Time To Go After Those Sacred Cows

Our new governor has to make some hard and painful choices.

Illustration by Robert Neubecker.

Our new governor was elected as a fiscal conservative. We are about to find out what that means.
Chris Christie is inheriting a budget mess beyond comprehension. We haven’t funded our pension commitments in a responsible way. We keep telling people they can have more services without raising taxes to the degree necessary to pay for those services. We let tiny municipalities have their own police chiefs, fire chiefs, and school superintendents.

I’m convinced that Christie is tough enough to face the state’s problems, but it won’t be easy. According to Professor Carl Van Horn, who is the founding director of the John J. Heldrich Center for Workforce Development at Rutgers—one of the nation’s leading academic centers on workforce policy and practice, “The problem that our governor-elect faces is, how do you unwind New Jersey’s overspending habits without killing or harming the state? If we tax our way out of the problems, it will hurt the economy. If we cut our way out, we risk cutting things that we need, like good education.”

Van Horn likens Jersey’s issues to the situation in California, which he calls “an extreme case of bad fiscal management.” Of course, the Golden State’s $20.7 billion shortfall is far worse than the Garden State’s estimated $8 billion budget gap. Still, we can learn from California, which let its balance sheet get so far out of whack that “they have to raise tuition at state universities by 32 percent in the course of one year,” says Van Horn. “That is the price you pay for not dealing responsibly.”

So what’s a new governor to do? “Christie has to hold the line with the Legislature,” says Van Horn. “In the first couple years he is going to have to do things to balance the budget that some people may call gimmicks such as delaying or reducing pension payments. The governor-elect has to educate the public and then go after some things that are sacred cows to some people and not give in.”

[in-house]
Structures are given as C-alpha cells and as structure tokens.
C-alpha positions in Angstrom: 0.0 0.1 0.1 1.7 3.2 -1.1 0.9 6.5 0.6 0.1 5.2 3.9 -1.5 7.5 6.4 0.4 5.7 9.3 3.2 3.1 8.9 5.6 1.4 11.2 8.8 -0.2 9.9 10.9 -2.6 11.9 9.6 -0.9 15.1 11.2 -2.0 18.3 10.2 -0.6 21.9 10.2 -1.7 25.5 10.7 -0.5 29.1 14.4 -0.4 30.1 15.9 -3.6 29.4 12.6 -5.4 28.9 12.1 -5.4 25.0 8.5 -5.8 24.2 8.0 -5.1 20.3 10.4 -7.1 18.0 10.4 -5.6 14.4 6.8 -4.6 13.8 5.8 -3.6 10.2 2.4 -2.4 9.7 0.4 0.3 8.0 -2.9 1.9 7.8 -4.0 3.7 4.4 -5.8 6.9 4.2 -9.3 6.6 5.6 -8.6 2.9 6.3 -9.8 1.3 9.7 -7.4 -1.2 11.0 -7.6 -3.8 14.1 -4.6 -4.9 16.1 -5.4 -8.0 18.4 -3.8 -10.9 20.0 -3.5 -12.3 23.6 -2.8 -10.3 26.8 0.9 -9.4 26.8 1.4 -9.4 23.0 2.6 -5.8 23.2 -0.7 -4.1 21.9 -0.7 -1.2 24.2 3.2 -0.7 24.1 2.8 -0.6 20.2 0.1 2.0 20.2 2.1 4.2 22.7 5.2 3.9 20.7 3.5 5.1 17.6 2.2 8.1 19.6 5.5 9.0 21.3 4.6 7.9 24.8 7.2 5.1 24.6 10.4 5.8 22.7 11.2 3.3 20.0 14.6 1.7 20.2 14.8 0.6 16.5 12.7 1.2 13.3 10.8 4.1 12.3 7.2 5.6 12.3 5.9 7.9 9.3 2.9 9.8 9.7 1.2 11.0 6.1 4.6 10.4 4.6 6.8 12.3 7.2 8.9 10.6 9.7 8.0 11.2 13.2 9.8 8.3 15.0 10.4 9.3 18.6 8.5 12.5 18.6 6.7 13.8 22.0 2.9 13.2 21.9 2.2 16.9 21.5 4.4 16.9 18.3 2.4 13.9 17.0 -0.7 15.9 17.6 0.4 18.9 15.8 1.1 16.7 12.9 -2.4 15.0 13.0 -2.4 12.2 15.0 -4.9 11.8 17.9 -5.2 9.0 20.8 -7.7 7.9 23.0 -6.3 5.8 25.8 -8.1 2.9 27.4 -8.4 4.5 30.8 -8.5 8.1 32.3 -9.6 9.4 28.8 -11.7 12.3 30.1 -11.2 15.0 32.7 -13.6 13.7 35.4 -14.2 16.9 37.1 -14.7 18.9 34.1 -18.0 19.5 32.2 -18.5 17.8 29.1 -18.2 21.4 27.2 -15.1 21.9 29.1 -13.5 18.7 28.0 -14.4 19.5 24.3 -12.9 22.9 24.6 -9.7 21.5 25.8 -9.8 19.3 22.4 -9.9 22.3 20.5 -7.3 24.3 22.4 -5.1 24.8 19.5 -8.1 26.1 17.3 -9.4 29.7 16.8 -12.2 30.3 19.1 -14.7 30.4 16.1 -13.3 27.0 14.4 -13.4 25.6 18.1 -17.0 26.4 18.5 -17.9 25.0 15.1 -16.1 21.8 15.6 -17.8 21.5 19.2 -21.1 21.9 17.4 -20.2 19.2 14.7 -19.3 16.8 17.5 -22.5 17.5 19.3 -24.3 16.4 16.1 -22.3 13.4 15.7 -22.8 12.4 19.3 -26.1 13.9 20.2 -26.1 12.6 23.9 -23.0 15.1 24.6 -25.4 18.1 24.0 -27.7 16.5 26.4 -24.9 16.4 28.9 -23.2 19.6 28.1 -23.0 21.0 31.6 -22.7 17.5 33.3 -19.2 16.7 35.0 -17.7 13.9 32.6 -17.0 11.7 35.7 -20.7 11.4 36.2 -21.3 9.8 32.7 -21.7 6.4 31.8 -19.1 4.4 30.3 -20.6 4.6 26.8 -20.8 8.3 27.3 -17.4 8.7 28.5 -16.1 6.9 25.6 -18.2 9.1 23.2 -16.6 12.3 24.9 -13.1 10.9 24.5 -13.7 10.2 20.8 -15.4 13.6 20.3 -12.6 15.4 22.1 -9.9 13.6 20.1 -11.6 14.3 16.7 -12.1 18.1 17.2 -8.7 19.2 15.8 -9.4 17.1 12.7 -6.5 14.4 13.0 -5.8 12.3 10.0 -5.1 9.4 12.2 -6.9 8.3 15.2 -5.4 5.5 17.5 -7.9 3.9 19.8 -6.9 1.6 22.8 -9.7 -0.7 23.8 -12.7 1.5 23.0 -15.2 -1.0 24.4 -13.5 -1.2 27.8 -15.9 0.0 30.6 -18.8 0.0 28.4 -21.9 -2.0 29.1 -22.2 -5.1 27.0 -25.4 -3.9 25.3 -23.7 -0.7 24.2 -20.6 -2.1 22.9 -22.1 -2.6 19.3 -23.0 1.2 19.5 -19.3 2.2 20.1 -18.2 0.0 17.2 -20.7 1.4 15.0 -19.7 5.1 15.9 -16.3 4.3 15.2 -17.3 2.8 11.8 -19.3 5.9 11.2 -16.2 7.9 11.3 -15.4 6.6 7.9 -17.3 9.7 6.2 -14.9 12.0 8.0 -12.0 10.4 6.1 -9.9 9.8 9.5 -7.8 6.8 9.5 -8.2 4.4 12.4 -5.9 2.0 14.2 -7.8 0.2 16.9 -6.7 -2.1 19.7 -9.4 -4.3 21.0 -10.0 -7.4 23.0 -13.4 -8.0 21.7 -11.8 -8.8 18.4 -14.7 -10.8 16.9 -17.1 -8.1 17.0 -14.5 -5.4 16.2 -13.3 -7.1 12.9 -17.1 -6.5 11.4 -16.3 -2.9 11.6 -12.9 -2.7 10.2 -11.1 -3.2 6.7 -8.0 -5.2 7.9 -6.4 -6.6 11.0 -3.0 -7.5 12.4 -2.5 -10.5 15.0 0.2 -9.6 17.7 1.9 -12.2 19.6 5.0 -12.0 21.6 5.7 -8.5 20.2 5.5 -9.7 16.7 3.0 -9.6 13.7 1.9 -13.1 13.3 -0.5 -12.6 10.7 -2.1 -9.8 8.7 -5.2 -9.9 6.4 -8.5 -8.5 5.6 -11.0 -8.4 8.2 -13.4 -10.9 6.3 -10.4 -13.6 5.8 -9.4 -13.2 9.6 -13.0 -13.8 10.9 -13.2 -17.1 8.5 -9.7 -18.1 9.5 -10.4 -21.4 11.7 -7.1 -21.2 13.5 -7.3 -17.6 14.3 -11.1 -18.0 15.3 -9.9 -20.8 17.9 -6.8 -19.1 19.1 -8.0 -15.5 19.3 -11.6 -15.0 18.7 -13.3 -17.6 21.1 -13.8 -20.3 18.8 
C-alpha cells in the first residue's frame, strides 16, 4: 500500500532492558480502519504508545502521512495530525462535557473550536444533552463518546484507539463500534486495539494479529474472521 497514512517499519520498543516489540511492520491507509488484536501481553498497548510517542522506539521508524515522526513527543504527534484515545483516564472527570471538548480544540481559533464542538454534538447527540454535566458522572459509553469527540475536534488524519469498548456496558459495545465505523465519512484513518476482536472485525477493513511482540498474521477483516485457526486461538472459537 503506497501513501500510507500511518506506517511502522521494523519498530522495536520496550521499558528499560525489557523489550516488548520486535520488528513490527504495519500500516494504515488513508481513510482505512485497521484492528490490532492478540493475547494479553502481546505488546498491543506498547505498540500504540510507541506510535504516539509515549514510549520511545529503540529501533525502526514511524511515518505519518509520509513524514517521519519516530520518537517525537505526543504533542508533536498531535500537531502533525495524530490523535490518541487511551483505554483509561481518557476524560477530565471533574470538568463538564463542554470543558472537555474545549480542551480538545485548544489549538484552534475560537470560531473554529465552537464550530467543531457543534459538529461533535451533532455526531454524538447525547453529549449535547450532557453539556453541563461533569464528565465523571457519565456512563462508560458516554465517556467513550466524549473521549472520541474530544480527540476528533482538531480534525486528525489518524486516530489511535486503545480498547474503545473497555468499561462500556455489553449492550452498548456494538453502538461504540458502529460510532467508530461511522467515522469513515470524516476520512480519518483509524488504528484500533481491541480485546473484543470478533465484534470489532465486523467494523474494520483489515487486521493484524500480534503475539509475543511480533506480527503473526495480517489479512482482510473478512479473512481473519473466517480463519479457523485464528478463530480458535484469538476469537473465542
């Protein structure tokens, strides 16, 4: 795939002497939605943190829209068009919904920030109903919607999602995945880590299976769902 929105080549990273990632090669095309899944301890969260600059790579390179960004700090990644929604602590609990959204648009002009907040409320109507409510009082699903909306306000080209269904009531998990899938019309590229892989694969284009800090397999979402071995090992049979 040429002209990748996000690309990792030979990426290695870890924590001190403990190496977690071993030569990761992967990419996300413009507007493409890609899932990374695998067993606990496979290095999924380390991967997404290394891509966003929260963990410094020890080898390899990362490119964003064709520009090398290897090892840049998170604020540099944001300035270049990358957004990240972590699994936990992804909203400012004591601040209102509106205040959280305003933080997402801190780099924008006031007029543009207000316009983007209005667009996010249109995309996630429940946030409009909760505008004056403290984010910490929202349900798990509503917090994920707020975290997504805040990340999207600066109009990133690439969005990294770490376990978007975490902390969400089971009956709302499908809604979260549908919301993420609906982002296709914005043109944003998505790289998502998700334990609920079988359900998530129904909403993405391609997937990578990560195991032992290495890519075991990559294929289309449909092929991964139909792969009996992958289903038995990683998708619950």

Going after sacred cows seems simple. Most of us want to see the state provide more money for the arts or, dare I say, for public television, which I have been a part of for two decades. But if the choice is between sufficiently funding these important initiatives and providing more state dollars for necessary health care for poor urban kids, the answer should be a no brainer.

Bottom line: We need to start living within our means immediately. We have to accept that hard, painful choices—which include pulling back on some of those sacred cows—are essential to the smaller government and fiscal conservatism that so many people say they support.

Chris Christie has no choice. The Democratic-controlled Legislature has no choice. And we, as citizens, have no choice but to accept the fact that we’ve been living high on the hog. We haven’t been paying our bills as we go.

It’s a new year, we have a new governor, and it is a very new day in New Jersey. I’d like to say it is sunny, but it is cloudy and drizzling at best. Yet, if we come together now and do the right thing, we have a chance—with a very narrow window—to turn around this ship of state.

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